Tuesday, September 13, 2011

Zeno's Paradox of the Arrow (and another day of photography)

Yesterday was extremely windy.  It was while I was out walking around in the wind, wind that I later learned was part of a new hurricane that recently showed up on the radar, that I started thinking about Zeno of Elea.

Zeno was a pre-Socratic Greek philosopher.  He theorized about many things, motion being one of them.  His paradox of the arrow logically comes to the conclusion that motion does not exist.  Of course we seem to live in a world filled with motion (leaves blowing all over the place while the trees bend at the wind's mercy and rain drops slam into your face) and thus, his conclusions seem to be paradoxical.

The argument goes as such - imagine an archer is preparing to shoot an arrow at a target.  The arrow is a certain size, occupying a specific amount of space.  He shoots it.  Though the arrow appears to move from the bow to the target, at any specific point in time, though the arrow my be in the air, it is static, occupying no more space than it ever does, not moving to a position where it is yet to be.  Time and motion are composed of these instances, and since in these instances everything is at rest, motion is an illusion.

Of course, Aristotle himself had certain responses to the many paradoxes that Zeno came up with.  And since then, many other people brought up opposing conclusions from the argument and found elements of the premises that were fallible.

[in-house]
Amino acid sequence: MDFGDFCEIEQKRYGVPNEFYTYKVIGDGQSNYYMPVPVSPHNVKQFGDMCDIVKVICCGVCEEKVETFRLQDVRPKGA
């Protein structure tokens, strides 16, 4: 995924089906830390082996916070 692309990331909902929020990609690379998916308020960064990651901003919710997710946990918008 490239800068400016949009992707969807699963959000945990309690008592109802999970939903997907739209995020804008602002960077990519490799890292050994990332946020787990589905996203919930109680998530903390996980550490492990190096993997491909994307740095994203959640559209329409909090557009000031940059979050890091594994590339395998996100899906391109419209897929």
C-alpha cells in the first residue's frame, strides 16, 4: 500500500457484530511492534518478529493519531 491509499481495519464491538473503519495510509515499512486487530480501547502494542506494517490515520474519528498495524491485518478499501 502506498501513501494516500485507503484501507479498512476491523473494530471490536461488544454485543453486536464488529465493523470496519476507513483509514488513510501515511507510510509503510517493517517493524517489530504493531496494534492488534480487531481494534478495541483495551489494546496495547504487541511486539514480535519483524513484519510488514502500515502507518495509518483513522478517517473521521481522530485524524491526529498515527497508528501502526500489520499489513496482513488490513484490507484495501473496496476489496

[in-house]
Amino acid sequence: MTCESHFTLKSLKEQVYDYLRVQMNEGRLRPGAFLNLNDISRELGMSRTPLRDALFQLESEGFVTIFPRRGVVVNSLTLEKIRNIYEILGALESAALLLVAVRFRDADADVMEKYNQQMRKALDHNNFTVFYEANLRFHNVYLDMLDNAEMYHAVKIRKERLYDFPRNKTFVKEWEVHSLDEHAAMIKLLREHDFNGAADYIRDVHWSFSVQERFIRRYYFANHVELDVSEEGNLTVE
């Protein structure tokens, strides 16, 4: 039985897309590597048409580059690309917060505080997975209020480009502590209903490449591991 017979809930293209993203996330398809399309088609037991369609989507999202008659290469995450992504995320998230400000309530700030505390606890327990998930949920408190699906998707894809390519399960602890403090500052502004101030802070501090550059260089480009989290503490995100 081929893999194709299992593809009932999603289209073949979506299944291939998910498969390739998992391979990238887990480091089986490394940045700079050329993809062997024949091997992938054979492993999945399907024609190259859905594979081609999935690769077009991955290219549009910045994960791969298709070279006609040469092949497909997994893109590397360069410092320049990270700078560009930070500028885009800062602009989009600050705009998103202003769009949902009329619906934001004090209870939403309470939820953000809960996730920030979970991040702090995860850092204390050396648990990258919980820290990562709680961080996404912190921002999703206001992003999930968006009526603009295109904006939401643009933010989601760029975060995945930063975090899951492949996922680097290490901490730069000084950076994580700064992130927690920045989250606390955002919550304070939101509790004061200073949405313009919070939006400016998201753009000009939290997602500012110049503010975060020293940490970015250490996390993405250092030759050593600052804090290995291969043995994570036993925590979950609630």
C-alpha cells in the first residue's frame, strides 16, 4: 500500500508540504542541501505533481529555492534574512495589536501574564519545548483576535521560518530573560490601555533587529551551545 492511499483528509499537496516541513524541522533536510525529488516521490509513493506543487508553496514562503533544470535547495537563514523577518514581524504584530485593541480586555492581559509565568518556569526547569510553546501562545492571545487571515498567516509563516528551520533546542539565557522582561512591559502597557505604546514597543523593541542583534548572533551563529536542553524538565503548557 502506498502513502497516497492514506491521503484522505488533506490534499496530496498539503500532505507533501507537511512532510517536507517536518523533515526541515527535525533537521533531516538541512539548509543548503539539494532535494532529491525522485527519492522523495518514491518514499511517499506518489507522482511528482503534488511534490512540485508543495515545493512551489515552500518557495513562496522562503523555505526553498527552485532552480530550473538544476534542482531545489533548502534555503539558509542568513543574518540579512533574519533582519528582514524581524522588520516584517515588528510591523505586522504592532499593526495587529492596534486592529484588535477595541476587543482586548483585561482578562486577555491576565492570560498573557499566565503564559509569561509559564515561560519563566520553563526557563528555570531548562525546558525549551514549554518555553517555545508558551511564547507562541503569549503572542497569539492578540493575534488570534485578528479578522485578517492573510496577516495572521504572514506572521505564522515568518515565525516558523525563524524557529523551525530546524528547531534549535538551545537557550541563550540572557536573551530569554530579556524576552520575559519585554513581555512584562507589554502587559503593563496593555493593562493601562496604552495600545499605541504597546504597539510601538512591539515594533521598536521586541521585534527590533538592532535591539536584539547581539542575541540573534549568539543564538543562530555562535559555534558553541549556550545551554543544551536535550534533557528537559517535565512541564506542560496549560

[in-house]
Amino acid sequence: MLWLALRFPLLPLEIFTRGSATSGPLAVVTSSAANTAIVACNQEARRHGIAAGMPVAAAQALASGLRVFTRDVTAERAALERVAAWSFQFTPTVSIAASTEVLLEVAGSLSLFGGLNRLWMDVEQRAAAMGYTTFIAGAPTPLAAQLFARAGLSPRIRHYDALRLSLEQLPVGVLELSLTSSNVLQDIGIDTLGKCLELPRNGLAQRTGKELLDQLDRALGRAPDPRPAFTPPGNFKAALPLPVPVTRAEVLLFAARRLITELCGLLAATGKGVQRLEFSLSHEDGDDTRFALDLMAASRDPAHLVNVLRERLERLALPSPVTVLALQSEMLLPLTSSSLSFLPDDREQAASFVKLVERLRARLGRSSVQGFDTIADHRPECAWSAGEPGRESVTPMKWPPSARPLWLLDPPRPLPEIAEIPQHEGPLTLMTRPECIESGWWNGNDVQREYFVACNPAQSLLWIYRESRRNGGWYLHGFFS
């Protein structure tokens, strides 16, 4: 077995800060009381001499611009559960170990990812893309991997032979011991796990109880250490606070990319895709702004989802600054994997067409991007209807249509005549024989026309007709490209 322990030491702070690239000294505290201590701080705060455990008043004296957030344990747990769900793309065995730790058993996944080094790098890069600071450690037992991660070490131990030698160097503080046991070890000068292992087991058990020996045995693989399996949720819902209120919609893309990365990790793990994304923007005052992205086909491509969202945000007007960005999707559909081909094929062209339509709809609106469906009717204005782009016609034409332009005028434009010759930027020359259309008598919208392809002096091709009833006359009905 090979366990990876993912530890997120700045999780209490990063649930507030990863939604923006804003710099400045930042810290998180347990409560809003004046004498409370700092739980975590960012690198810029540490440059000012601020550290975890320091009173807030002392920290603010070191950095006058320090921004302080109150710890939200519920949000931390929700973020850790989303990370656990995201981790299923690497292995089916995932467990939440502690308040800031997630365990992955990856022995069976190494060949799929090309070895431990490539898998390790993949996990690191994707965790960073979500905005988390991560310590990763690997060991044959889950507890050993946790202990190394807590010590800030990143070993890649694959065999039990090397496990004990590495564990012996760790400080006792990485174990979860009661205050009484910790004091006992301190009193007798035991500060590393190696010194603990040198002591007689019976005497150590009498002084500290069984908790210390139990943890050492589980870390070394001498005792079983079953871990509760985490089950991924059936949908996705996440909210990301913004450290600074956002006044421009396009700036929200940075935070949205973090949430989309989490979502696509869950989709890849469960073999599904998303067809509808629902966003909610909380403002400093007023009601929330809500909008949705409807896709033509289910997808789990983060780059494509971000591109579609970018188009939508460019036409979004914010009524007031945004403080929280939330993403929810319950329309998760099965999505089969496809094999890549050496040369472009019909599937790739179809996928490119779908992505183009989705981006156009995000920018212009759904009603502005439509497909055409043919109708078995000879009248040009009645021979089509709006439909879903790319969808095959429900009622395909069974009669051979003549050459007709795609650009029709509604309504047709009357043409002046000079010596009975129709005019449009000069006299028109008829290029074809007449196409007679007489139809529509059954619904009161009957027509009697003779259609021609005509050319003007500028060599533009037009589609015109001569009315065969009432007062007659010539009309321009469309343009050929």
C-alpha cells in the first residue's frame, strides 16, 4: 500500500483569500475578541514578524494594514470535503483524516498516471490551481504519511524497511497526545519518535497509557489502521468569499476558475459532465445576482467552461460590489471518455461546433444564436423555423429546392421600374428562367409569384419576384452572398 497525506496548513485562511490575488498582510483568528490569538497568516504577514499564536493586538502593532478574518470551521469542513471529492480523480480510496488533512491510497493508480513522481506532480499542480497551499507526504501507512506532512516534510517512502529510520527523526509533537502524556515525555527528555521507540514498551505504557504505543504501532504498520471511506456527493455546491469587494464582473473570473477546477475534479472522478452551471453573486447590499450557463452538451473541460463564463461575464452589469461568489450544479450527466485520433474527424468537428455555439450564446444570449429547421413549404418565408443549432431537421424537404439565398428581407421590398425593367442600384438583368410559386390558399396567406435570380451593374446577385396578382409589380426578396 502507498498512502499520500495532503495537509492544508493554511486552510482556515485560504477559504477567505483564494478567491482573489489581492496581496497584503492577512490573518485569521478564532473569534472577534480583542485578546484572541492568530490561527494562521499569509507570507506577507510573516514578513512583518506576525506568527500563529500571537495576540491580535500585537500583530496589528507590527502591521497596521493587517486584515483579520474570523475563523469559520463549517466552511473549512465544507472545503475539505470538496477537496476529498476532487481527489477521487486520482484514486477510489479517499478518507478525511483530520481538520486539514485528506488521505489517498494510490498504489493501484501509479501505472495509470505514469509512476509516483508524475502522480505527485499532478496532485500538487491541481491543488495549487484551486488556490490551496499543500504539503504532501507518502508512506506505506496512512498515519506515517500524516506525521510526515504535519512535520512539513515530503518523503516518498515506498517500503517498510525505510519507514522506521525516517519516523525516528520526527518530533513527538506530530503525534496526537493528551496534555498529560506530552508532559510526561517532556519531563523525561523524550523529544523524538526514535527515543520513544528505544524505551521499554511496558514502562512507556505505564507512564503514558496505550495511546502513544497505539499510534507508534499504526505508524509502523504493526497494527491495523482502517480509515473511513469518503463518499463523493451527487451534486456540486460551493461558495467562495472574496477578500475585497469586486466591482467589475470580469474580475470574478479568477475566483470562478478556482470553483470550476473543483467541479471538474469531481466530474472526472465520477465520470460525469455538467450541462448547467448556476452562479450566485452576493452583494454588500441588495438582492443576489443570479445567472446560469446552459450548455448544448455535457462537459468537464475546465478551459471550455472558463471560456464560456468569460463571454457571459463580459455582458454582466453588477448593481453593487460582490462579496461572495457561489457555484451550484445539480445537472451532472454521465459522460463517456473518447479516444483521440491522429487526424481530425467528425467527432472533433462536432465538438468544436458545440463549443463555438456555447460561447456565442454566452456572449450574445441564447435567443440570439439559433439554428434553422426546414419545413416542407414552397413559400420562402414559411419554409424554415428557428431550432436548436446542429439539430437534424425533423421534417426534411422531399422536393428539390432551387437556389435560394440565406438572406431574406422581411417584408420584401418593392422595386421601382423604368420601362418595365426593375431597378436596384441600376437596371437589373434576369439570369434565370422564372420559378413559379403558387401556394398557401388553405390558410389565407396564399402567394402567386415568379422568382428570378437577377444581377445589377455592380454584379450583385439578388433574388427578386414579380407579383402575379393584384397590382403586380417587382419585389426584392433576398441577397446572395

Regardless of the authenticity of the paradox, I started thinking about it on a day that seemed to be filled with motion, and so decided to capture it in photo series form.

  Zeno's Paradox Series: Ribbon in the Wind
 I am yet to decide on the exact rules of this photo series.  I want to capture images of things that appear to be in motion without using the standard long exposure method.  The long exposure method would show what Zeno is arguing against - things in a transitional period - images with blur and such.  I want to capture precise instances that the subject (as it is) appears to be occupying solely the space that it occupies...just in different locations.  Multiple images, each showing a unique location of the subject, seems to be the best method.

- So really this just seems to be a study of motion series...the difference being it came about by thinking about some old Greek guy -

Today, September 13

This is a photo of a model of a street in Belfast city.  No, it isn't.  I lie.  It is a tilt-shift photograph of a street in Belfast city.  With a police officer taking a picture of the ticket he just placed on a vehicle.  Using a tilt-shift lens (homemade, of course) gives certain images a quality similar to that of a photograph of a die-cast model.

Odd Position
I think a second after I took this picture, he fell over.

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